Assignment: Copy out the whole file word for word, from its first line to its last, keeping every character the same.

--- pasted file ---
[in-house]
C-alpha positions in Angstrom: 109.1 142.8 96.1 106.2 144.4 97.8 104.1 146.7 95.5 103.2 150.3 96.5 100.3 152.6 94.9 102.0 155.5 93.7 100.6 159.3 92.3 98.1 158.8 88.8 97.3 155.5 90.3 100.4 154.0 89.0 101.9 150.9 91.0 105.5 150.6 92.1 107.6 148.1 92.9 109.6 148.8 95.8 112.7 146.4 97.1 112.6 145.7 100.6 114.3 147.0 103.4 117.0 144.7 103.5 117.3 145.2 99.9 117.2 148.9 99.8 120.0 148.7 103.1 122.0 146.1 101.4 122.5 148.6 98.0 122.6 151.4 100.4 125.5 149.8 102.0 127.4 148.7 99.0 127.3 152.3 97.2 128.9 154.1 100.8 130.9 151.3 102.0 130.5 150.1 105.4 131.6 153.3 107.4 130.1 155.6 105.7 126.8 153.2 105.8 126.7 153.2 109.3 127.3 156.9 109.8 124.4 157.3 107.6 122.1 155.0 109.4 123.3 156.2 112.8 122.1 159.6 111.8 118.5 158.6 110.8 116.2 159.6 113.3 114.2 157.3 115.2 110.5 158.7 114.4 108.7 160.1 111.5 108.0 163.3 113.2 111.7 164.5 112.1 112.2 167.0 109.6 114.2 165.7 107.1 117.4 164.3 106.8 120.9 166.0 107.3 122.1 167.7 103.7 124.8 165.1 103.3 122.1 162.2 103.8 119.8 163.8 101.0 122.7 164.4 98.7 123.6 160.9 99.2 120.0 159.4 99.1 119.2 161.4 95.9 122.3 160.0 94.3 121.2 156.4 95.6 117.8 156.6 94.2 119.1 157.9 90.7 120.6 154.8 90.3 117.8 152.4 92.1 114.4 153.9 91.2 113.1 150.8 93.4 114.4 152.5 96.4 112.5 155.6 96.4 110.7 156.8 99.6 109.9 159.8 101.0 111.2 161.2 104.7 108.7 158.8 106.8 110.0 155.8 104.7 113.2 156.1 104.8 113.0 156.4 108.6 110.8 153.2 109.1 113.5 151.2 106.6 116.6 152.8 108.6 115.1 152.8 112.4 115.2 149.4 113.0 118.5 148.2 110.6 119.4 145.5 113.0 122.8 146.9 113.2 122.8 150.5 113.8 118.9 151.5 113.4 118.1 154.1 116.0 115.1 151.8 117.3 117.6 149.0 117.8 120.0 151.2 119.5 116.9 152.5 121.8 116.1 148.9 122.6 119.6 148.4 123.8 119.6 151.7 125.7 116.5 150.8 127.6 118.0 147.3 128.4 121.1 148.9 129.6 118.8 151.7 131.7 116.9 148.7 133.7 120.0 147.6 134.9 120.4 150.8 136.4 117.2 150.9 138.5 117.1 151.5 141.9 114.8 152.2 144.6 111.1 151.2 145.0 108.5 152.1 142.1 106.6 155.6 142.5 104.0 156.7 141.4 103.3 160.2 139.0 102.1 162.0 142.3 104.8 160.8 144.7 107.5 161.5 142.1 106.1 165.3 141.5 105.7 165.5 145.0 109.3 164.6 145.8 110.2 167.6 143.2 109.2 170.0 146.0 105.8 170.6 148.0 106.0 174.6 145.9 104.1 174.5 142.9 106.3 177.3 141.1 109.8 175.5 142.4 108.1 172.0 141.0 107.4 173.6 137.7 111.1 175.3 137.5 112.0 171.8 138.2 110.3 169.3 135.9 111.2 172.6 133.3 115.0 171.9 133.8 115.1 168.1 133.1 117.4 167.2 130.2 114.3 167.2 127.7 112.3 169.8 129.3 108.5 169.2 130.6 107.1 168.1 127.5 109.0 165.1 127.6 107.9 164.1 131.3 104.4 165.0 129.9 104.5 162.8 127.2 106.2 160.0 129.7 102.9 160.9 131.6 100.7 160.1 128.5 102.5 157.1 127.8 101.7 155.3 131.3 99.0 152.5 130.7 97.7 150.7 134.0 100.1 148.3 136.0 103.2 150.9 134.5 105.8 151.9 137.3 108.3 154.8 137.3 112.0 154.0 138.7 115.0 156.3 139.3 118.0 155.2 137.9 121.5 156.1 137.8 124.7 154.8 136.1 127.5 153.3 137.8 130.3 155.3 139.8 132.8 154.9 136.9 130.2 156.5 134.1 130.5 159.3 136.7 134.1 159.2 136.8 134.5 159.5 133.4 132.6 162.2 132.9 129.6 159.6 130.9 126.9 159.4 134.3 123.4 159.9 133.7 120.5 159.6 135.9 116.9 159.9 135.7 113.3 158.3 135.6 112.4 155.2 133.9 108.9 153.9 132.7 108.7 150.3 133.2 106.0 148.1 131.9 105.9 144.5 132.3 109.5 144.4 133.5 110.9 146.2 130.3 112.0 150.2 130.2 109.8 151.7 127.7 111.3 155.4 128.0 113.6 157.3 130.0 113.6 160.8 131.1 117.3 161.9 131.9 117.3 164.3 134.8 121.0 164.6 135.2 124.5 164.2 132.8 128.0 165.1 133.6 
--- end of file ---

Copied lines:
[in-house]
C-alpha positions in Angstrom: 109.1 142.8 96.1 106.2 144.4 97.8 104.1 146.7 95.5 103.2 150.3 96.5 100.3 152.6 94.9 102.0 155.5 93.7 100.6 159.3 92.3 98.1 158.8 88.8 97.3 155.5 90.3 100.4 154.0 89.0 101.9 150.9 91.0 105.5 150.6 92.1 107.6 148.1 92.9 109.6 148.8 95.8 112.7 146.4 97.1 112.6 145.7 100.6 114.3 147.0 103.4 117.0 144.7 103.5 117.3 145.2 99.9 117.2 148.9 99.8 120.0 148.7 103.1 122.0 146.1 101.4 122.5 148.6 98.0 122.6 151.4 100.4 125.5 149.8 102.0 127.4 148.7 99.0 127.3 152.3 97.2 128.9 154.1 100.8 130.9 151.3 102.0 130.5 150.1 105.4 131.6 153.3 107.4 130.1 155.6 105.7 126.8 153.2 105.8 126.7 153.2 109.3 127.3 156.9 109.8 124.4 157.3 107.6 122.1 155.0 109.4 123.3 156.2 112.8 122.1 159.6 111.8 118.5 158.6 110.8 116.2 159.6 113.3 114.2 157.3 115.2 110.5 158.7 114.4 108.7 160.1 111.5 108.0 163.3 113.2 111.7 164.5 112.1 112.2 167.0 109.6 114.2 165.7 107.1 117.4 164.3 106.8 120.9 166.0 107.3 122.1 167.7 103.7 124.8 165.1 103.3 122.1 162.2 103.8 119.8 163.8 101.0 122.7 164.4 98.7 123.6 160.9 99.2 120.0 159.4 99.1 119.2 161.4 95.9 122.3 160.0 94.3 121.2 156.4 95.6 117.8 156.6 94.2 119.1 157.9 90.7 120.6 154.8 90.3 117.8 152.4 92.1 114.4 153.9 91.2 113.1 150.8 93.4 114.4 152.5 96.4 112.5 155.6 96.4 110.7 156.8 99.6 109.9 159.8 101.0 111.2 161.2 104.7 108.7 158.8 106.8 110.0 155.8 104.7 113.2 156.1 104.8 113.0 156.4 108.6 110.8 153.2 109.1 113.5 151.2 106.6 116.6 152.8 108.6 115.1 152.8 112.4 115.2 149.4 113.0 118.5 148.2 110.6 119.4 145.5 113.0 122.8 146.9 113.2 122.8 150.5 113.8 118.9 151.5 113.4 118.1 154.1 116.0 115.1 151.8 117.3 117.6 149.0 117.8 120.0 151.2 119.5 116.9 152.5 121.8 116.1 148.9 122.6 119.6 148.4 123.8 119.6 151.7 125.7 116.5 150.8 127.6 118.0 147.3 128.4 121.1 148.9 129.6 118.8 151.7 131.7 116.9 148.7 133.7 120.0 147.6 134.9 120.4 150.8 136.4 117.2 150.9 138.5 117.1 151.5 141.9 114.8 152.2 144.6 111.1 151.2 145.0 108.5 152.1 142.1 106.6 155.6 142.5 104.0 156.7 141.4 103.3 160.2 139.0 102.1 162.0 142.3 104.8 160.8 144.7 107.5 161.5 142.1 106.1 165.3 141.5 105.7 165.5 145.0 109.3 164.6 145.8 110.2 167.6 143.2 109.2 170.0 146.0 105.8 170.6 148.0 106.0 174.6 145.9 104.1 174.5 142.9 106.3 177.3 141.1 109.8 175.5 142.4 108.1 172.0 141.0 107.4 173.6 137.7 111.1 175.3 137.5 112.0 171.8 138.2 110.3 169.3 135.9 111.2 172.6 133.3 115.0 171.9 133.8 115.1 168.1 133.1 117.4 167.2 130.2 114.3 167.2 127.7 112.3 169.8 129.3 108.5 169.2 130.6 107.1 168.1 127.5 109.0 165.1 127.6 107.9 164.1 131.3 104.4 165.0 129.9 104.5 162.8 127.2 106.2 160.0 129.7 102.9 160.9 131.6 100.7 160.1 128.5 102.5 157.1 127.8 101.7 155.3 131.3 99.0 152.5 130.7 97.7 150.7 134.0 100.1 148.3 136.0 103.2 150.9 134.5 105.8 151.9 137.3 108.3 154.8 137.3 112.0 154.0 138.7 115.0 156.3 139.3 118.0 155.2 137.9 121.5 156.1 137.8 124.7 154.8 136.1 127.5 153.3 137.8 130.3 155.3 139.8 132.8 154.9 136.9 130.2 156.5 134.1 130.5 159.3 136.7 134.1 159.2 136.8 134.5 159.5 133.4 132.6 162.2 132.9 129.6 159.6 130.9 126.9 159.4 134.3 123.4 159.9 133.7 120.5 159.6 135.9 116.9 159.9 135.7 113.3 158.3 135.6 112.4 155.2 133.9 108.9 153.9 132.7 108.7 150.3 133.2 106.0 148.1 131.9 105.9 144.5 132.3 109.5 144.4 133.5 110.9 146.2 130.3 112.0 150.2 130.2 109.8 151.7 127.7 111.3 155.4 128.0 113.6 157.3 130.0 113.6 160.8 131.1 117.3 161.9 131.9 117.3 164.3 134.8 121.0 164.6 135.2 124.5 164.2 132.8 128.0 165.1 133.6 